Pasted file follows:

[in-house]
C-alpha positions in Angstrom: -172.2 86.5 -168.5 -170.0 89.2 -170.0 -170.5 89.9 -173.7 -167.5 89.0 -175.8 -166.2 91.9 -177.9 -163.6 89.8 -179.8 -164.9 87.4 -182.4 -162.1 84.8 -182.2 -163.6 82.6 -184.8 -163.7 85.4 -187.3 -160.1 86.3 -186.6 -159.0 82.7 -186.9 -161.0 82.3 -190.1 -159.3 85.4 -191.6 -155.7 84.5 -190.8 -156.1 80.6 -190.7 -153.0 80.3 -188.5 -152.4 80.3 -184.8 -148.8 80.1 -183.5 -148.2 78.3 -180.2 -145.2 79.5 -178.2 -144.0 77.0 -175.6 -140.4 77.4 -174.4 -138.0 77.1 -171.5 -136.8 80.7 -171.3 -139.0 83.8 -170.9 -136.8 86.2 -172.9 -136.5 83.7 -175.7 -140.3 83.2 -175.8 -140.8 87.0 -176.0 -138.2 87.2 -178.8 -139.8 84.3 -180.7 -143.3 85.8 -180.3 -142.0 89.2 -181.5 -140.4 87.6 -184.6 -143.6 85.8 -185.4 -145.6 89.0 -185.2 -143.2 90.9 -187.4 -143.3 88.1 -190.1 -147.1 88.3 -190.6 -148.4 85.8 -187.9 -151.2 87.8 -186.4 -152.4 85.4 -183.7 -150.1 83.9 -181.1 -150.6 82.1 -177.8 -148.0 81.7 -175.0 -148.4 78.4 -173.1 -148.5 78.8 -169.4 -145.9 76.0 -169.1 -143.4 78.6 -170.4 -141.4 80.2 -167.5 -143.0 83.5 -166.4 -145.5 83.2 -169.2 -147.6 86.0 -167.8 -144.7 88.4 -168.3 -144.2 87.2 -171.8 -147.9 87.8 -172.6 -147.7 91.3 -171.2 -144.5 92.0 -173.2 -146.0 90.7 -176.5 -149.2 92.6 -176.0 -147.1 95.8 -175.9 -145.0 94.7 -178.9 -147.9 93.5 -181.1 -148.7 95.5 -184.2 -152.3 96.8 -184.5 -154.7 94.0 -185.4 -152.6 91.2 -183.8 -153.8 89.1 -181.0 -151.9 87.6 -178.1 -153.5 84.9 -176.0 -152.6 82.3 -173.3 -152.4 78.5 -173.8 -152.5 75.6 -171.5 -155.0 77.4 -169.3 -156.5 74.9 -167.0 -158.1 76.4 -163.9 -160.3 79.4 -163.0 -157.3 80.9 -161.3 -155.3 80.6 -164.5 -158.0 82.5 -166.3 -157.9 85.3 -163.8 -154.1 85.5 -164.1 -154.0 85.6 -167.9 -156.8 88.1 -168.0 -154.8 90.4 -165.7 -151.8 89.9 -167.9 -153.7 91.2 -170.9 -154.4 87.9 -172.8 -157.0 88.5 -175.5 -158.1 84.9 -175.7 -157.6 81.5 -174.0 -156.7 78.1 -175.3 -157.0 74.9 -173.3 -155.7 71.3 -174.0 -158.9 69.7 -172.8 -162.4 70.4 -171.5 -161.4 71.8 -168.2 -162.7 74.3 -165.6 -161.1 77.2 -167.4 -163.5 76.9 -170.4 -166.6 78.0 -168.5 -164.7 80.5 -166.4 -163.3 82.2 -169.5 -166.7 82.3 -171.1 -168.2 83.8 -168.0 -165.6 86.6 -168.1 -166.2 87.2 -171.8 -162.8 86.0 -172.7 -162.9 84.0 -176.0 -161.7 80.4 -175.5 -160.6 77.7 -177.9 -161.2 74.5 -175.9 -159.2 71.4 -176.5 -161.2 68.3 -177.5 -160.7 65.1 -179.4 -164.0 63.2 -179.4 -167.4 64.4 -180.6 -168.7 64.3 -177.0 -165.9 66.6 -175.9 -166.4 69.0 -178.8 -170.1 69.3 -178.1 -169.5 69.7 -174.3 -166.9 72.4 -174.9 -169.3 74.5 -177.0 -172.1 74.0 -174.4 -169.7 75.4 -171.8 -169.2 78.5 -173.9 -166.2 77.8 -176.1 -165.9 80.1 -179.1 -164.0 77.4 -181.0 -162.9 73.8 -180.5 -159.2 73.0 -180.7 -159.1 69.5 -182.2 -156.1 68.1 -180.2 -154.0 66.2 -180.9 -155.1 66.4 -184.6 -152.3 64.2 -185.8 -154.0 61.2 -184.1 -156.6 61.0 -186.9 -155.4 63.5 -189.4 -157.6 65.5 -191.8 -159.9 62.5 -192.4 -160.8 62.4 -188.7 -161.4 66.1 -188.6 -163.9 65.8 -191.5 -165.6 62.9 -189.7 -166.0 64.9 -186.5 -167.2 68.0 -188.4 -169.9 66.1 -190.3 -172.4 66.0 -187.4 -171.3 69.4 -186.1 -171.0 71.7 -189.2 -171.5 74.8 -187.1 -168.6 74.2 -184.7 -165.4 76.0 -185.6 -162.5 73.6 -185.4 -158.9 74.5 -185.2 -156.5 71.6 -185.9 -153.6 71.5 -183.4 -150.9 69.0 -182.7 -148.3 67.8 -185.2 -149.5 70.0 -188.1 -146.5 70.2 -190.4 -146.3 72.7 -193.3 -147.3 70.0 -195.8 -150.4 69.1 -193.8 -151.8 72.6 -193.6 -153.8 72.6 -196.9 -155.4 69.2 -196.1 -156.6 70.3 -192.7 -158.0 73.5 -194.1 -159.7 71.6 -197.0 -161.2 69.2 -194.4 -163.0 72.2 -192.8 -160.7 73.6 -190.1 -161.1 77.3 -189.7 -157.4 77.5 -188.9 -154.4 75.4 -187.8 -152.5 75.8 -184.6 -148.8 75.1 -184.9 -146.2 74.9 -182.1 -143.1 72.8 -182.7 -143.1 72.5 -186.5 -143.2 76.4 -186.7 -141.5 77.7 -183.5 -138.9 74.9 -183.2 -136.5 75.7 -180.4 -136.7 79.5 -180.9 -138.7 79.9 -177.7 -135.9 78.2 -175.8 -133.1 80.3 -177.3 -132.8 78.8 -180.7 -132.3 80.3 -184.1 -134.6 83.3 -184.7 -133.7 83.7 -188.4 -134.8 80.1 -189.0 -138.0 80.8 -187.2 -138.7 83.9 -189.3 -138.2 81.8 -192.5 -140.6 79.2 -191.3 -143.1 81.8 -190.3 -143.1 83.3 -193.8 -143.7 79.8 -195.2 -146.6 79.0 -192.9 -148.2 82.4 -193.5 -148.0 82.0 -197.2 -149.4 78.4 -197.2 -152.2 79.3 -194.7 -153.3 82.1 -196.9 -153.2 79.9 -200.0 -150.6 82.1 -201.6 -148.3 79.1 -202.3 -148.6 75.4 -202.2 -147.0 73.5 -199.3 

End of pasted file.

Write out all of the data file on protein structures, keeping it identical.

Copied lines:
[in-house]
C-alpha positions in Angstrom: -172.2 86.5 -168.5 -170.0 89.2 -170.0 -170.5 89.9 -173.7 -167.5 89.0 -175.8 -166.2 91.9 -177.9 -163.6 89.8 -179.8 -164.9 87.4 -182.4 -162.1 84.8 -182.2 -163.6 82.6 -184.8 -163.7 85.4 -187.3 -160.1 86.3 -186.6 -159.0 82.7 -186.9 -161.0 82.3 -190.1 -159.3 85.4 -191.6 -155.7 84.5 -190.8 -156.1 80.6 -190.7 -153.0 80.3 -188.5 -152.4 80.3 -184.8 -148.8 80.1 -183.5 -148.2 78.3 -180.2 -145.2 79.5 -178.2 -144.0 77.0 -175.6 -140.4 77.4 -174.4 -138.0 77.1 -171.5 -136.8 80.7 -171.3 -139.0 83.8 -170.9 -136.8 86.2 -172.9 -136.5 83.7 -175.7 -140.3 83.2 -175.8 -140.8 87.0 -176.0 -138.2 87.2 -178.8 -139.8 84.3 -180.7 -143.3 85.8 -180.3 -142.0 89.2 -181.5 -140.4 87.6 -184.6 -143.6 85.8 -185.4 -145.6 89.0 -185.2 -143.2 90.9 -187.4 -143.3 88.1 -190.1 -147.1 88.3 -190.6 -148.4 85.8 -187.9 -151.2 87.8 -186.4 -152.4 85.4 -183.7 -150.1 83.9 -181.1 -150.6 82.1 -177.8 -148.0 81.7 -175.0 -148.4 78.4 -173.1 -148.5 78.8 -169.4 -145.9 76.0 -169.1 -143.4 78.6 -170.4 -141.4 80.2 -167.5 -143.0 83.5 -166.4 -145.5 83.2 -169.2 -147.6 86.0 -167.8 -144.7 88.4 -168.3 -144.2 87.2 -171.8 -147.9 87.8 -172.6 -147.7 91.3 -171.2 -144.5 92.0 -173.2 -146.0 90.7 -176.5 -149.2 92.6 -176.0 -147.1 95.8 -175.9 -145.0 94.7 -178.9 -147.9 93.5 -181.1 -148.7 95.5 -184.2 -152.3 96.8 -184.5 -154.7 94.0 -185.4 -152.6 91.2 -183.8 -153.8 89.1 -181.0 -151.9 87.6 -178.1 -153.5 84.9 -176.0 -152.6 82.3 -173.3 -152.4 78.5 -173.8 -152.5 75.6 -171.5 -155.0 77.4 -169.3 -156.5 74.9 -167.0 -158.1 76.4 -163.9 -160.3 79.4 -163.0 -157.3 80.9 -161.3 -155.3 80.6 -164.5 -158.0 82.5 -166.3 -157.9 85.3 -163.8 -154.1 85.5 -164.1 -154.0 85.6 -167.9 -156.8 88.1 -168.0 -154.8 90.4 -165.7 -151.8 89.9 -167.9 -153.7 91.2 -170.9 -154.4 87.9 -172.8 -157.0 88.5 -175.5 -158.1 84.9 -175.7 -157.6 81.5 -174.0 -156.7 78.1 -175.3 -157.0 74.9 -173.3 -155.7 71.3 -174.0 -158.9 69.7 -172.8 -162.4 70.4 -171.5 -161.4 71.8 -168.2 -162.7 74.3 -165.6 -161.1 77.2 -167.4 -163.5 76.9 -170.4 -166.6 78.0 -168.5 -164.7 80.5 -166.4 -163.3 82.2 -169.5 -166.7 82.3 -171.1 -168.2 83.8 -168.0 -165.6 86.6 -168.1 -166.2 87.2 -171.8 -162.8 86.0 -172.7 -162.9 84.0 -176.0 -161.7 80.4 -175.5 -160.6 77.7 -177.9 -161.2 74.5 -175.9 -159.2 71.4 -176.5 -161.2 68.3 -177.5 -160.7 65.1 -179.4 -164.0 63.2 -179.4 -167.4 64.4 -180.6 -168.7 64.3 -177.0 -165.9 66.6 -175.9 -166.4 69.0 -178.8 -170.1 69.3 -178.1 -169.5 69.7 -174.3 -166.9 72.4 -174.9 -169.3 74.5 -177.0 -172.1 74.0 -174.4 -169.7 75.4 -171.8 -169.2 78.5 -173.9 -166.2 77.8 -176.1 -165.9 80.1 -179.1 -164.0 77.4 -181.0 -162.9 73.8 -180.5 -159.2 73.0 -180.7 -159.1 69.5 -182.2 -156.1 68.1 -180.2 -154.0 66.2 -180.9 -155.1 66.4 -184.6 -152.3 64.2 -185.8 -154.0 61.2 -184.1 -156.6 61.0 -186.9 -155.4 63.5 -189.4 -157.6 65.5 -191.8 -159.9 62.5 -192.4 -160.8 62.4 -188.7 -161.4 66.1 -188.6 -163.9 65.8 -191.5 -165.6 62.9 -189.7 -166.0 64.9 -186.5 -167.2 68.0 -188.4 -169.9 66.1 -190.3 -172.4 66.0 -187.4 -171.3 69.4 -186.1 -171.0 71.7 -189.2 -171.5 74.8 -187.1 -168.6 74.2 -184.7 -165.4 76.0 -185.6 -162.5 73.6 -185.4 -158.9 74.5 -185.2 -156.5 71.6 -185.9 -153.6 71.5 -183.4 -150.9 69.0 -182.7 -148.3 67.8 -185.2 -149.5 70.0 -188.1 -146.5 70.2 -190.4 -146.3 72.7 -193.3 -147.3 70.0 -195.8 -150.4 69.1 -193.8 -151.8 72.6 -193.6 -153.8 72.6 -196.9 -155.4 69.2 -196.1 -156.6 70.3 -192.7 -158.0 73.5 -194.1 -159.7 71.6 -197.0 -161.2 69.2 -194.4 -163.0 72.2 -192.8 -160.7 73.6 -190.1 -161.1 77.3 -189.7 -157.4 77.5 -188.9 -154.4 75.4 -187.8 -152.5 75.8 -184.6 -148.8 75.1 -184.9 -146.2 74.9 -182.1 -143.1 72.8 -182.7 -143.1 72.5 -186.5 -143.2 76.4 -186.7 -141.5 77.7 -183.5 -138.9 74.9 -183.2 -136.5 75.7 -180.4 -136.7 79.5 -180.9 -138.7 79.9 -177.7 -135.9 78.2 -175.8 -133.1 80.3 -177.3 -132.8 78.8 -180.7 -132.3 80.3 -184.1 -134.6 83.3 -184.7 -133.7 83.7 -188.4 -134.8 80.1 -189.0 -138.0 80.8 -187.2 -138.7 83.9 -189.3 -138.2 81.8 -192.5 -140.6 79.2 -191.3 -143.1 81.8 -190.3 -143.1 83.3 -193.8 -143.7 79.8 -195.2 -146.6 79.0 -192.9 -148.2 82.4 -193.5 -148.0 82.0 -197.2 -149.4 78.4 -197.2 -152.2 79.3 -194.7 -153.3 82.1 -196.9 -153.2 79.9 -200.0 -150.6 82.1 -201.6 -148.3 79.1 -202.3 -148.6 75.4 -202.2 -147.0 73.5 -199.3 